Seven biggest mistakes people make when selling a house

outdoor view of modern kitchen with open sliding doors

Cathy Anderson

Posted October 28, 2020

Selling a house? These are seven common mistakes and how to avoid making them.

Selling a home will be the biggest transaction most of us will make in a lifetime. It can be a confusing and stressful process, particularly if you haven’t carefully considered all the steps. 

That’s why it’s so important to do as much research as you can, says David Ginnane, CEO of Agent Select, an RACV-affiliated online agent comparison platform that identifies top-performing agents in your area. 

“On average, people in Australia sell every 10 to 12 years, although for many it is a lot longer than that – up to 25 years,” says David. “But, interestingly, most of us will spend more time researching what flat-screen TV to buy than the best agent to sell our home.”

Selling your home shouldn’t be a rush decision, says Darren Turner, general manager of RACV Home. “It’s important to take your time and get yourself organised for the sale, whether that’s in the upkeep of the property or picking the appropriate agent,” he says. 

We asked David and Darren to identify the biggest mistakes people make when selling a home, and how to avoid them. 

Seven mistakes to avoid when selling a home

Signing the wrong agent

Choosing a real-estate agent shouldn’t be a simple matter of going with the bloke who sold your neighbour’s house. Whether you do your own research into local sales, auction clearance rates and approach agents for a quote, or if you use a free service such as Agent Select, you should consider an agent’s sales record, commission rates, marketing costs and, importantly, how comfortable you are with them.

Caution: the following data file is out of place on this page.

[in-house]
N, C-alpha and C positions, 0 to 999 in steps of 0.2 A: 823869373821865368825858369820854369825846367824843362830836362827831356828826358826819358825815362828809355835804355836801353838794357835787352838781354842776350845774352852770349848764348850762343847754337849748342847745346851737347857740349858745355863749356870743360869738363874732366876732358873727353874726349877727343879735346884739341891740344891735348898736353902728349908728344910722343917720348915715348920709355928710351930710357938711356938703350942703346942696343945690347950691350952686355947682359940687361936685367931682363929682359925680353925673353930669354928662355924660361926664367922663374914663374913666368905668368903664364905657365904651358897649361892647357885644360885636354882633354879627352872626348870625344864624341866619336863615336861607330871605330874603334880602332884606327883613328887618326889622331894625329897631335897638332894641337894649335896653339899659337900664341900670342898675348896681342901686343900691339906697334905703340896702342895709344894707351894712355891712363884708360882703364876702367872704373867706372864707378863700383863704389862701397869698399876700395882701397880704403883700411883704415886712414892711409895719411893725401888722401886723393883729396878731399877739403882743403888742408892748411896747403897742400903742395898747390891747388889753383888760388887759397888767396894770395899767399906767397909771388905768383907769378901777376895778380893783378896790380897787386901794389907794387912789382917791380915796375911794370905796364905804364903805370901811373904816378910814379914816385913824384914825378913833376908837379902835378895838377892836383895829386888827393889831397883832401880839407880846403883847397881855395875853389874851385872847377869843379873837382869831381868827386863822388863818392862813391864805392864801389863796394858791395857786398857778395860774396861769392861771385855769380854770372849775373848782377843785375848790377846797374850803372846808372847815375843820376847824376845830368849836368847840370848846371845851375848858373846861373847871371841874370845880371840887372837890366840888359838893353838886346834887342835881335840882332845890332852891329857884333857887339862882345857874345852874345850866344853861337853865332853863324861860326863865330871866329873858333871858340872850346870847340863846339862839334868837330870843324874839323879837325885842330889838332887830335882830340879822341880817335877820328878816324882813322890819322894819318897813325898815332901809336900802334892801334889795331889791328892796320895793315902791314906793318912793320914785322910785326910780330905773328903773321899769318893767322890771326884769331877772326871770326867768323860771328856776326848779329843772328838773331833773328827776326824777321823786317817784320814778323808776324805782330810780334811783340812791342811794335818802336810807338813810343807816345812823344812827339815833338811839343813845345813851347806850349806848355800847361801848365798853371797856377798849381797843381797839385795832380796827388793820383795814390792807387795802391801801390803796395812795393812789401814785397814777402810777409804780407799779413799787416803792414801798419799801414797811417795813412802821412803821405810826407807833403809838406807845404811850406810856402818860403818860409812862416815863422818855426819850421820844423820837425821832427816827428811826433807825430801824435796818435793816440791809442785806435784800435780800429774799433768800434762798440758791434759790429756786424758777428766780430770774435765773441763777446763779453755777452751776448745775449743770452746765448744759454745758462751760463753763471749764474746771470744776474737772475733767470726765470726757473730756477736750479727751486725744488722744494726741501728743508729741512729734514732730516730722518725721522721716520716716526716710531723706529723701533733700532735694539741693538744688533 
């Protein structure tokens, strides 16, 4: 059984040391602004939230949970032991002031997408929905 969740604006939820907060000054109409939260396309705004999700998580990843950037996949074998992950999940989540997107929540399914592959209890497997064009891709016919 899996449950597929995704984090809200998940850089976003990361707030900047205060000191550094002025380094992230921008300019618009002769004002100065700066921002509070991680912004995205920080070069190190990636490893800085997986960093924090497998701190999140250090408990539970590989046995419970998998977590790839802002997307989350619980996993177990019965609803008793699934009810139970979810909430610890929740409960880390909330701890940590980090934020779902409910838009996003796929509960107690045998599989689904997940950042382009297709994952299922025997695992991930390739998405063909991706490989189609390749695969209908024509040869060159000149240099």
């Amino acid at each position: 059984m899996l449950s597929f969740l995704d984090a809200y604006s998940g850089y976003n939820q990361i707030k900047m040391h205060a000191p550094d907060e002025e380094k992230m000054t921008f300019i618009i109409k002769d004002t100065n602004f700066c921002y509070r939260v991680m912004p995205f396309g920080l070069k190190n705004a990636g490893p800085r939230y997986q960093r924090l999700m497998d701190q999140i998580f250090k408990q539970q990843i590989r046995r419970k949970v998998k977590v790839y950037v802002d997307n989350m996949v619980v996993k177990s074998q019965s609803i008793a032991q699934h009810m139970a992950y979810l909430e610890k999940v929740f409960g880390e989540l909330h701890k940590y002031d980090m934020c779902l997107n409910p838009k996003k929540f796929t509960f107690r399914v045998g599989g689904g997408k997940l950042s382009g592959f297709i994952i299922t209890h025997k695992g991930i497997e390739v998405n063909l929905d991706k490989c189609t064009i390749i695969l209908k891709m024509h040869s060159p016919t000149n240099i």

“The lowest commission doesn’t win the job – what wins the job is trust,” says David. “It’s important to choose someone who has a strong track record in your area and with similar properties, but also someone you feel comfortable with.

Undervaluing or overpricing your home

There are few things more disappointing than a home that won’t sell because it is too expensive – unless, of course, it’s the feeling that you gave the property away too cheaply. David says it’s important to put in the work to estimate a price that fits the market and your expectations, before discussing it with your agent. “Ten to 15 years ago the agent would be the sole source of information for people about pricing but now it is almost totally the opposite,” he says. 

These days there’s a multitude of online resources including Agent Select, Landchecker (an online portal that details the sales history and other detailed information for thousands of properties in Victoria and New South Wales), Core Logic and the big property listings sites. “These can be used to access localised,  specialised information about comparable sales, median price information, the rental vacancy rate, down to transport and schools,” says David.